As an experienced interactive web producer, it’s safe to say I have a lot of experience with advertising, promoting websites and blogs, and social media marketing. It seems like a waste not to share it so I’m thinking of starting a regular series called “The Business of Blogging” where I’ll share insights into this subject we all know and love. Let me know what you think!
Q: I am finally at the point where I want to begin selling ad space to companies that make sense for my blog. I was wondering if you had any examples or insight on how to email the company and what the best way to word an email would be. Any advice and help you can send my way would be greatly appreciated.
A: Ah, the age-old question on every blogger’s mind. It’s true that selling advertising is one of the quickest and easiest ways to monetize your platform, but a lot of people aren’t sure how to get started. Here are a few tips:
1. Start small and think local. Go to some of your favorite privately-owned boutiques, shops, markets, and hair salons, etc and talk to the owners. You have to do it in person because it’s a lot harder to say no to someone in person than it is via phone or email. It doesn’t hurt to buy something either. (Just being honest!) Ask if they would be interested in running an online 300 x 250 digital ad. Call it “rich media” (to make it sound a little more impressive) and create an animated GIF that directs to their website. Or you could offer to promote a sale or special event they’re holding.
2. Offer a free monthly trial. When you’re first getting started, your audience and traffic are probably low which can make pitching advertisers difficult. So offer a free month. You benefit by getting ad spaced filled, which in turn makes you look more desirable to other potential advertisers while initiating a relationship with potential customers.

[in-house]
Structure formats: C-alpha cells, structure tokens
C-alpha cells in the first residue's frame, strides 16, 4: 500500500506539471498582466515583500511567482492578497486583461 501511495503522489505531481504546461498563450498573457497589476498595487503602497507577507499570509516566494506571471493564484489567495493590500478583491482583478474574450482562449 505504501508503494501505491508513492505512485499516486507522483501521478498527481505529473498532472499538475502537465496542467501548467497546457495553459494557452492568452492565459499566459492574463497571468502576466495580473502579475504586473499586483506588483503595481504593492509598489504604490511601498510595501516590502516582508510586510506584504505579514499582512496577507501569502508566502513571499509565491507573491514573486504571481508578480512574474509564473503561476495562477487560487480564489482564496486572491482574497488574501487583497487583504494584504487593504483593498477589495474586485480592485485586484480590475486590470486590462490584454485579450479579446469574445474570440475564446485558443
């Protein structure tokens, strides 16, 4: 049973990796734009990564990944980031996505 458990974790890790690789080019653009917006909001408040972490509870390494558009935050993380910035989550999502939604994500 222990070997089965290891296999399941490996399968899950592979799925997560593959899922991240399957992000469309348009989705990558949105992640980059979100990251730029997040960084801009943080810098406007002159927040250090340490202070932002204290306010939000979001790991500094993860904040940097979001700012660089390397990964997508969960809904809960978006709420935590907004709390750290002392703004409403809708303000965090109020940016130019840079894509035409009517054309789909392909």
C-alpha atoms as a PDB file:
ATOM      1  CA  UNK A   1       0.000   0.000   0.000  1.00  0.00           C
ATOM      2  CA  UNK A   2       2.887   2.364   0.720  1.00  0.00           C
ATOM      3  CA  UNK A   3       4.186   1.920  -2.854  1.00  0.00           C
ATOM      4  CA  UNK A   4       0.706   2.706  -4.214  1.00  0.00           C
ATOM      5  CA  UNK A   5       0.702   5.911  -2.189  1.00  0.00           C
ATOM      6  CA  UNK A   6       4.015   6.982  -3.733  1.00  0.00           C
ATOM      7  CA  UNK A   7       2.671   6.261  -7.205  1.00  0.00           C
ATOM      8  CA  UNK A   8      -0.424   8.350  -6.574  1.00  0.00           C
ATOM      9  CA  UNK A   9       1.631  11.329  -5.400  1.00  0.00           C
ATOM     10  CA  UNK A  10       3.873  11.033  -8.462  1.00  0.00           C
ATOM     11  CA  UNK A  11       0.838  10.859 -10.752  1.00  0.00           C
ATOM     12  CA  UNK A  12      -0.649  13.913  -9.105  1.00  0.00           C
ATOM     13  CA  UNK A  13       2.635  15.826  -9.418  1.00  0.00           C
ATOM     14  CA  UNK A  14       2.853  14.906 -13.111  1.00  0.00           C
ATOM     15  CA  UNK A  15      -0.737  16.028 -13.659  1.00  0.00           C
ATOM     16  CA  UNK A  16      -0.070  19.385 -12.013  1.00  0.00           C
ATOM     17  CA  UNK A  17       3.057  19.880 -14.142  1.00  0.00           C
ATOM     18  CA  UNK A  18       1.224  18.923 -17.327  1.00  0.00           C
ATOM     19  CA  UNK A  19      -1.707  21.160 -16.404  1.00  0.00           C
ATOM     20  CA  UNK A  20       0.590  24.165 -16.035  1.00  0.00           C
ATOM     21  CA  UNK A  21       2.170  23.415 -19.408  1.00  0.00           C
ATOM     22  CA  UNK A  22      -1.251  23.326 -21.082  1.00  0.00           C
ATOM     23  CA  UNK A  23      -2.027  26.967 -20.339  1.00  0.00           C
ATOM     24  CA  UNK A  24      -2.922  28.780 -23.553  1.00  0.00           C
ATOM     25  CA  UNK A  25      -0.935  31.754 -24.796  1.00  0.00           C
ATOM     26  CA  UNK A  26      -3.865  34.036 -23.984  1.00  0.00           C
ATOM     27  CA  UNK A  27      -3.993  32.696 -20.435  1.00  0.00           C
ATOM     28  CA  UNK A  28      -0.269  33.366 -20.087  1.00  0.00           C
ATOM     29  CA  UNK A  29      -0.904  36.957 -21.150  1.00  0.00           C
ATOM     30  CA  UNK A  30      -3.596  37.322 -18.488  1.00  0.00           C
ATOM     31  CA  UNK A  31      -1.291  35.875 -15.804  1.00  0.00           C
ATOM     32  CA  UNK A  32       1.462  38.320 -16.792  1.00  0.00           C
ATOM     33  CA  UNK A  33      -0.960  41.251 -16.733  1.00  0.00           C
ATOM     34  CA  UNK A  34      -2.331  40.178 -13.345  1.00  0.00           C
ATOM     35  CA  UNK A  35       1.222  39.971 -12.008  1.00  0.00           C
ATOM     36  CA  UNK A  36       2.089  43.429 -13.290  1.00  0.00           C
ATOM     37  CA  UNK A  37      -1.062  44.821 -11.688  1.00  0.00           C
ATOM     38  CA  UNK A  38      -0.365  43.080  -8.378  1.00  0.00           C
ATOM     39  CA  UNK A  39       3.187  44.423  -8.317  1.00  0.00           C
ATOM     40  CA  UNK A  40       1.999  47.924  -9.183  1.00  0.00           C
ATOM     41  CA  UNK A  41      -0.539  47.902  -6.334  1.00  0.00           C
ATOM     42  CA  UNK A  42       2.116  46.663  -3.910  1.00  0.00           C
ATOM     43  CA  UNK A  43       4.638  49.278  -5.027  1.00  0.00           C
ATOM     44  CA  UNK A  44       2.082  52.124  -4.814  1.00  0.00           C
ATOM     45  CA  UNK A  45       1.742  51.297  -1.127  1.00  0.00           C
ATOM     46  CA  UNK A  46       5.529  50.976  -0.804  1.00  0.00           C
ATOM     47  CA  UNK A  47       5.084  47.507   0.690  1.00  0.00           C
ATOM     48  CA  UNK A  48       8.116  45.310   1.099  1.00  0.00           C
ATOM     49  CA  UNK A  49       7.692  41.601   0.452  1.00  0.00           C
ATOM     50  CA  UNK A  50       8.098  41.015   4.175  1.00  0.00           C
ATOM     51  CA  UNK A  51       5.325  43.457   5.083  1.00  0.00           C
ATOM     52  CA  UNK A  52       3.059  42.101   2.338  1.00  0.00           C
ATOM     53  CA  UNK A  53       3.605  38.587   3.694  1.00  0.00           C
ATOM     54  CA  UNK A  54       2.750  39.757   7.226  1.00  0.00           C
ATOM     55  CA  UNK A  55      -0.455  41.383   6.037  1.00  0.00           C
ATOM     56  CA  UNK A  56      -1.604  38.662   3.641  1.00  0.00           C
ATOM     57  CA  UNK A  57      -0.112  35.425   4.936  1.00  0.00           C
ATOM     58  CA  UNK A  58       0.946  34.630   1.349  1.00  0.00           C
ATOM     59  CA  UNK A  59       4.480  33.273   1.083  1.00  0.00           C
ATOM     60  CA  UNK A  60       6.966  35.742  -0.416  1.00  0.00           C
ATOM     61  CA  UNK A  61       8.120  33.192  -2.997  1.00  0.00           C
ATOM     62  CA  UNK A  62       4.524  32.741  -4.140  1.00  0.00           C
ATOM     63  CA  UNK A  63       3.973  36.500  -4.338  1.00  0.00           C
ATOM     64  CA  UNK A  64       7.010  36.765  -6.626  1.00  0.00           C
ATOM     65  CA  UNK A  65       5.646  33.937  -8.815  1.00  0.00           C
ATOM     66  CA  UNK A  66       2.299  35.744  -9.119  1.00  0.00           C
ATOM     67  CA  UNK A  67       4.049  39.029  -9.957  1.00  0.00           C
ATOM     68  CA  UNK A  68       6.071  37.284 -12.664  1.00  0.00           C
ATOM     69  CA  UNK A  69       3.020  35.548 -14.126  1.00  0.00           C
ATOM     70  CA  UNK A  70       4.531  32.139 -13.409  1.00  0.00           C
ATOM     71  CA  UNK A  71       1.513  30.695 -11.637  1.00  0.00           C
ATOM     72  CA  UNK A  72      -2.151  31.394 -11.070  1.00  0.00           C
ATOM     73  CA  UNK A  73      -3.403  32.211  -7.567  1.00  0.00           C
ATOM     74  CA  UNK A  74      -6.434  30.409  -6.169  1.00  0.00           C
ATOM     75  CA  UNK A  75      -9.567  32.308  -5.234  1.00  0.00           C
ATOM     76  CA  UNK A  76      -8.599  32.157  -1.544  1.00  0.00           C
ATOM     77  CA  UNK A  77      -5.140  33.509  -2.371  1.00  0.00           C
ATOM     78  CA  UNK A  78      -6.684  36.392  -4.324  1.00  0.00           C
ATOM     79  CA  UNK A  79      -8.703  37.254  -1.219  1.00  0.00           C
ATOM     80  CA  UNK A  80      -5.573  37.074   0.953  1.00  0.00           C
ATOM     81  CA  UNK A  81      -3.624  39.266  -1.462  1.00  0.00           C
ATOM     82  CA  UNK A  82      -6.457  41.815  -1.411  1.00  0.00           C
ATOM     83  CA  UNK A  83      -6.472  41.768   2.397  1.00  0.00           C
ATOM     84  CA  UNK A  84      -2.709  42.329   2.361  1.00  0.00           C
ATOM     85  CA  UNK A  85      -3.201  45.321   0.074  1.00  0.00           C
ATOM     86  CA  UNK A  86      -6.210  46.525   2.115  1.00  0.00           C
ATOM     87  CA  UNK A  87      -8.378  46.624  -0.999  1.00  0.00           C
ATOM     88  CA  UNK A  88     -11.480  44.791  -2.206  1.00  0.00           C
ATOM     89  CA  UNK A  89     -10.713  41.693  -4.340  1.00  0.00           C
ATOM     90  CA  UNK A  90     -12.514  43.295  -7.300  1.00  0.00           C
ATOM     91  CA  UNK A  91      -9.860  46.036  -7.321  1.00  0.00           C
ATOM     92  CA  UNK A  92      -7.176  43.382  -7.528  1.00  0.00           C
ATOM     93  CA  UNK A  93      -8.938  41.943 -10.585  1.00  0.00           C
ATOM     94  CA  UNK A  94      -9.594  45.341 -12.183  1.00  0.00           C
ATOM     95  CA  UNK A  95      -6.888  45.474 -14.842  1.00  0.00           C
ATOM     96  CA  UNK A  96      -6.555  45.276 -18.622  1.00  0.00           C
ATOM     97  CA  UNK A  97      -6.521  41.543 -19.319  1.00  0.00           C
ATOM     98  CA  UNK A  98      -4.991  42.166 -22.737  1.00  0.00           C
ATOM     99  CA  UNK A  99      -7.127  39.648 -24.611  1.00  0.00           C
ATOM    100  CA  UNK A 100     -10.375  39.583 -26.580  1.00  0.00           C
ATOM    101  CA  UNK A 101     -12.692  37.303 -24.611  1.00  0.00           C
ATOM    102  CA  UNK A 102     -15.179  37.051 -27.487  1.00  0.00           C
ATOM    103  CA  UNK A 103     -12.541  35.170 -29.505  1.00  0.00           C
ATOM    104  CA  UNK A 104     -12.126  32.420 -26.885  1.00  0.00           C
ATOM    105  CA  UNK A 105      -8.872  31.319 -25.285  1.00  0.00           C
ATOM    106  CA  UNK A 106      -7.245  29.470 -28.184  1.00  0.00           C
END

3. Bring professional props. Print up some screen shots and samples of your blog (splurge on good quality ink and paper) and put together a short presentation of sorts and throw it all in a binder with sheet protectors. Note your blog’s key themes, how often you post, readership or subscription numbers, etc. Have a pricing sheet and business cards so you look more professional. It’s all confidence.
4. Build up to bigger brands. Once you get a few local ads on your blog, then start going after the bigger companies you personally have a connection to. Write a SERIOUSLY flattering latter explaining why you love each brand and then scour the web for a web developer, a PR or media connection, or a name of anyone directing PR or social media. You want to get in touch with THIS person and express your interest in promoting their brand via an ad on your site. It doesn’t hurt to provide some analytics (via a fact sheet) since any marketing director worth his or her salt will ask. Ads usually run monthly, but you could offer an extended placement since you’re just breaking in and traffic is still growing. Above all, don’t be shy. Ask a LOT of brands and write each a really well-written, effusive letter or email and then send it off.
In the end, sometimes it just comes down to luck, but it does pay to be proactive and hustle. If you have any design skills and can create the ad, this alleviates some of the pressure on the brand you’re reaching out to and might help improve chances of a YES. Good luck!
Image credit // Lovely Cuppa shop, Folksy.com – How cute are these hand-stamped, recycled notebooks? Want!
Wow! Such a cool post to shed some light on the ins and outs of blogging. I love reading blogs but I never knew anything about how advertising is scored. I like the idea to share more about what it’s like to run a blog!